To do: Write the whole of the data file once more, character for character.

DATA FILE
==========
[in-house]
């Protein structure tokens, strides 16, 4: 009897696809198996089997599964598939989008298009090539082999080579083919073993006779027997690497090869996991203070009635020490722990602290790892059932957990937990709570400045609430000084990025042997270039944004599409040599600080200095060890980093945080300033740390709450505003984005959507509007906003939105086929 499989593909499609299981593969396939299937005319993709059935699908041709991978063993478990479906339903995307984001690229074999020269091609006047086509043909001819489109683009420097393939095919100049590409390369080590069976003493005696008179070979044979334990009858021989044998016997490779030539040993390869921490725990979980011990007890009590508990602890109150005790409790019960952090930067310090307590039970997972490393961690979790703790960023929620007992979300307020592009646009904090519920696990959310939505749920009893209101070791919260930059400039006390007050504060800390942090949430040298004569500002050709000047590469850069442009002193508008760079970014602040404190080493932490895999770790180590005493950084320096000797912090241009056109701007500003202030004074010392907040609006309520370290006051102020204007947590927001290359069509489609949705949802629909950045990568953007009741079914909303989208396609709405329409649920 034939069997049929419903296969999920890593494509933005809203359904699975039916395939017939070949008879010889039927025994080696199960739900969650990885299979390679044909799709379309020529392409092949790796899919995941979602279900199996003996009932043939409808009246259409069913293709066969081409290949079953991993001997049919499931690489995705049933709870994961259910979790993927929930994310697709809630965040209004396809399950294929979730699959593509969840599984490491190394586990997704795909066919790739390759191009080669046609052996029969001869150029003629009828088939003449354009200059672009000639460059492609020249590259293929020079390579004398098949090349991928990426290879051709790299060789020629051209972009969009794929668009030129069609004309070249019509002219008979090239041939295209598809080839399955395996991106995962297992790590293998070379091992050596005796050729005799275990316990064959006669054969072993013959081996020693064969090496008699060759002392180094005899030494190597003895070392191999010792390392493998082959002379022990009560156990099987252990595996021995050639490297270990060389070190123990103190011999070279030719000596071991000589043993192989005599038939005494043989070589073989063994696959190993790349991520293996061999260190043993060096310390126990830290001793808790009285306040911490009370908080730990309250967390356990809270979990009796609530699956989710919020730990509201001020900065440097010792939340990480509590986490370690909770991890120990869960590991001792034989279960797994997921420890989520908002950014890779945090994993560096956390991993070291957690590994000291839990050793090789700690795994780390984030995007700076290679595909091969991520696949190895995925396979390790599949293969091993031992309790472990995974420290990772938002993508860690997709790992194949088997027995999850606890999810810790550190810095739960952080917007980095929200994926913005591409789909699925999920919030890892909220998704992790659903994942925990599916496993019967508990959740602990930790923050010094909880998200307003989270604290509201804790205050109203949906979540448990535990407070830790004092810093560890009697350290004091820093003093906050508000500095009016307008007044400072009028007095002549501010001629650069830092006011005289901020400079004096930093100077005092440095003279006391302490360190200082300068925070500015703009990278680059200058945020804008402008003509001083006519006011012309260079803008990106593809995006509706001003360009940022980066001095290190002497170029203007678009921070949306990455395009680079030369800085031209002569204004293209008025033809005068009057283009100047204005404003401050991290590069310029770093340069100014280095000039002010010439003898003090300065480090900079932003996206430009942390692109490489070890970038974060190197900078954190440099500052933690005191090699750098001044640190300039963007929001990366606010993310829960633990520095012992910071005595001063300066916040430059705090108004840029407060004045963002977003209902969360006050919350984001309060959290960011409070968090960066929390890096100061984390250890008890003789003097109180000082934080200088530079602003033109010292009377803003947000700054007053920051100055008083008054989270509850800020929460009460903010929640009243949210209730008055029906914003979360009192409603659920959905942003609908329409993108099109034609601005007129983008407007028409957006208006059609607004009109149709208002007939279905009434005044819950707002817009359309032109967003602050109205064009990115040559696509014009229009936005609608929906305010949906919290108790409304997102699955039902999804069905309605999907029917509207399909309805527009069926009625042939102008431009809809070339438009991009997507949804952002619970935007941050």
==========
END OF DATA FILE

[in-house]
């Protein structure tokens, strides 16, 4: 009897696809198996089997599964598939989008298009090539082999080579083919073993006779027997690497090869996991203070009635020490722990602290790892059932957990937990709570400045609430000084990025042997270039944004599409040599600080200095060890980093945080300033740390709450505003984005959507509007906003939105086929 499989593909499609299981593969396939299937005319993709059935699908041709991978063993478990479906339903995307984001690229074999020269091609006047086509043909001819489109683009420097393939095919100049590409390369080590069976003493005696008179070979044979334990009858021989044998016997490779030539040993390869921490725990979980011990007890009590508990602890109150005790409790019960952090930067310090307590039970997972490393961690979790703790960023929620007992979300307020592009646009904090519920696990959310939505749920009893209101070791919260930059400039006390007050504060800390942090949430040298004569500002050709000047590469850069442009002193508008760079970014602040404190080493932490895999770790180590005493950084320096000797912090241009056109701007500003202030004074010392907040609006309520370290006051102020204007947590927001290359069509489609949705949802629909950045990568953007009741079914909303989208396609709405329409649920 034939069997049929419903296969999920890593494509933005809203359904699975039916395939017939070949008879010889039927025994080696199960739900969650990885299979390679044909799709379309020529392409092949790796899919995941979602279900199996003996009932043939409808009246259409069913293709066969081409290949079953991993001997049919499931690489995705049933709870994961259910979790993927929930994310697709809630965040209004396809399950294929979730699959593509969840599984490491190394586990997704795909066919790739390759191009080669046609052996029969001869150029003629009828088939003449354009200059672009000639460059492609020249590259293929020079390579004398098949090349991928990426290879051709790299060789020629051209972009969009794929668009030129069609004309070249019509002219008979090239041939295209598809080839399955395996991106995962297992790590293998070379091992050596005796050729005799275990316990064959006669054969072993013959081996020693064969090496008699060759002392180094005899030494190597003895070392191999010792390392493998082959002379022990009560156990099987252990595996021995050639490297270990060389070190123990103190011999070279030719000596071991000589043993192989005599038939005494043989070589073989063994696959190993790349991520293996061999260190043993060096310390126990830290001793808790009285306040911490009370908080730990309250967390356990809270979990009796609530699956989710919020730990509201001020900065440097010792939340990480509590986490370690909770991890120990869960590991001792034989279960797994997921420890989520908002950014890779945090994993560096956390991993070291957690590994000291839990050793090789700690795994780390984030995007700076290679595909091969991520696949190895995925396979390790599949293969091993031992309790472990995974420290990772938002993508860690997709790992194949088997027995999850606890999810810790550190810095739960952080917007980095929200994926913005591409789909699925999920919030890892909220998704992790659903994942925990599916496993019967508990959740602990930790923050010094909880998200307003989270604290509201804790205050109203949906979540448990535990407070830790004092810093560890009697350290004091820093003093906050508000500095009016307008007044400072009028007095002549501010001629650069830092006011005289901020400079004096930093100077005092440095003279006391302490360190200082300068925070500015703009990278680059200058945020804008402008003509001083006519006011012309260079803008990106593809995006509706001003360009940022980066001095290190002497170029203007678009921070949306990455395009680079030369800085031209002569204004293209008025033809005068009057283009100047204005404003401050991290590069310029770093340069100014280095000039002010010439003898003090300065480090900079932003996206430009942390692109490489070890970038974060190197900078954190440099500052933690005191090699750098001044640190300039963007929001990366606010993310829960633990520095012992910071005595001063300066916040430059705090108004840029407060004045963002977003209902969360006050919350984001309060959290960011409070968090960066929390890096100061984390250890008890003789003097109180000082934080200088530079602003033109010292009377803003947000700054007053920051100055008083008054989270509850800020929460009460903010929640009243949210209730008055029906914003979360009192409603659920959905942003609908329409993108099109034609601005007129983008407007028409957006208006059609607004009109149709208002007939279905009434005044819950707002817009359309032109967003602050109205064009990115040559696509014009229009936005609608929906305010949906919290108790409304997102699955039902999804069905309605999907029917509207399909309805527009069926009625042939102008431009809809070339438009991009997507949804952002619970935007941050």